By C. LaRene Hall
With it being the day before Thanksgiving, there is no other topic on my mind to write about. From the time that I was a young girl, my parents taught me to appreciate the things I had. Believe me, when I say we didn’t have much. I was born three and one-half months after the beginning of World War II, and I was almost six went it ended. I’ve always been glad that I was too young to remember any of the horrors of what the people were suffering or the bombing of Pearl Harbor.
Year after year, I always celebrated Thanksgiving with my family, and year after year, I was thankful for my family, home, church, school, clothing, and food. It wasn’t until I visited Plymouth, Massachusetts in 2002 that I fully understood how fortunate I truly am.
I’ve read many stories about the Pilgrims, but seeing with my own eyes the replica of the Mayflower and climbing aboard brought it into perspective for me. There is no way I would have wanted to sail with 102 other people in that small ship in a world of rolling waves for more than two months. I’m sure many of them were seasick, and they didn’t even have a toilet you could flush. The day I was there, only a few dozen people were aboard and to me it seemed crowded.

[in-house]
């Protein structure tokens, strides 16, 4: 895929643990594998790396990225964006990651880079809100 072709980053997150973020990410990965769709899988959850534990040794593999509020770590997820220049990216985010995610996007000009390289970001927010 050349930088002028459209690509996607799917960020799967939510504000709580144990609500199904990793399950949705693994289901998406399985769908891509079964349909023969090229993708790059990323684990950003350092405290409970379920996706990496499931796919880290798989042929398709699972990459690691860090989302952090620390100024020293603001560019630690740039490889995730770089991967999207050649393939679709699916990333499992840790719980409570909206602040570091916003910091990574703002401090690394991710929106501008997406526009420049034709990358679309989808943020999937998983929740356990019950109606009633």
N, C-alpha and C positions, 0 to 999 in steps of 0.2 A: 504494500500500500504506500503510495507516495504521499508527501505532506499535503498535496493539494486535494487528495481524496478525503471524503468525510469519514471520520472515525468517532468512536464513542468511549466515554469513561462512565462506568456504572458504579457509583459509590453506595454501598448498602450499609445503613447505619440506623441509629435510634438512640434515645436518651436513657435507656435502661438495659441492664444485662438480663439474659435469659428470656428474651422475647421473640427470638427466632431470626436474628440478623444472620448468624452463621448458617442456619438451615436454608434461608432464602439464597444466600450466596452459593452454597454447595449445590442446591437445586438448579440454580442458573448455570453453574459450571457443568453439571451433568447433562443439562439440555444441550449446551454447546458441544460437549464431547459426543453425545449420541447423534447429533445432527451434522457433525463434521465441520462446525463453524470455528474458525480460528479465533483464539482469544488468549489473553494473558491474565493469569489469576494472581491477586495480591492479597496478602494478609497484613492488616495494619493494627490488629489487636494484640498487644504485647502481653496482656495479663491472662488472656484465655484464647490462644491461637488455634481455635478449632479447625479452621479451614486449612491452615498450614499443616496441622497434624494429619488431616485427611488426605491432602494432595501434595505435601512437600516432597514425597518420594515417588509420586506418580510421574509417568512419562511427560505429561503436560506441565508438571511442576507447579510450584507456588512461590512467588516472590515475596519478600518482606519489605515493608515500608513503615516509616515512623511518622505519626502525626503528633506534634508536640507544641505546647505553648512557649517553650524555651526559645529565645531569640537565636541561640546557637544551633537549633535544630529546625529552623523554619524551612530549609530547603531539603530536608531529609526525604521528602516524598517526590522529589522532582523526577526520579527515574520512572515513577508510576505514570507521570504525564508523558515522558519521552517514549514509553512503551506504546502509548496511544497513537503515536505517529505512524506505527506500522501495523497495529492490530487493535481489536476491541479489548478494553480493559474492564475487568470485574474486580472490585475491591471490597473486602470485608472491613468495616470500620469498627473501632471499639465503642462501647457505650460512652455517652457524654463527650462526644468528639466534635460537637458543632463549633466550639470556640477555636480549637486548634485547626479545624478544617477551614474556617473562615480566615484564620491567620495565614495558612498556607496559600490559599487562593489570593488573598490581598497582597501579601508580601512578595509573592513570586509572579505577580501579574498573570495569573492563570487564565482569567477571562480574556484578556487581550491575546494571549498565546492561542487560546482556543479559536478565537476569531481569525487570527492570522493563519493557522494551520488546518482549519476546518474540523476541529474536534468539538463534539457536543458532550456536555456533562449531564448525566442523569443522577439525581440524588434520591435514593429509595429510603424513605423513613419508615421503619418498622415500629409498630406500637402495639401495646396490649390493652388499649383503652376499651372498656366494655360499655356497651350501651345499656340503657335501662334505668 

In the Pilgrim Village, it really opened my eyes to see how they lived 375 years ago. I could hardly believe how small their homes were. There were people portraying the pilgrims, dressed in authentic clothing, and actually cooking over the hearth with the same type of pots and tools they used. Many were working outside preparing the ground to plant. If you asked questions, it had to be about things in the 17th century.
Since the day my mother and I visited Plymouth, I’ve appreciate my pilgrim ancestors much more. I’m grateful that they sacrificed all they had to come to this new land, where we can worship as we please. I may not have been as brave as they were, but I can retell their stories and write about the things they endured.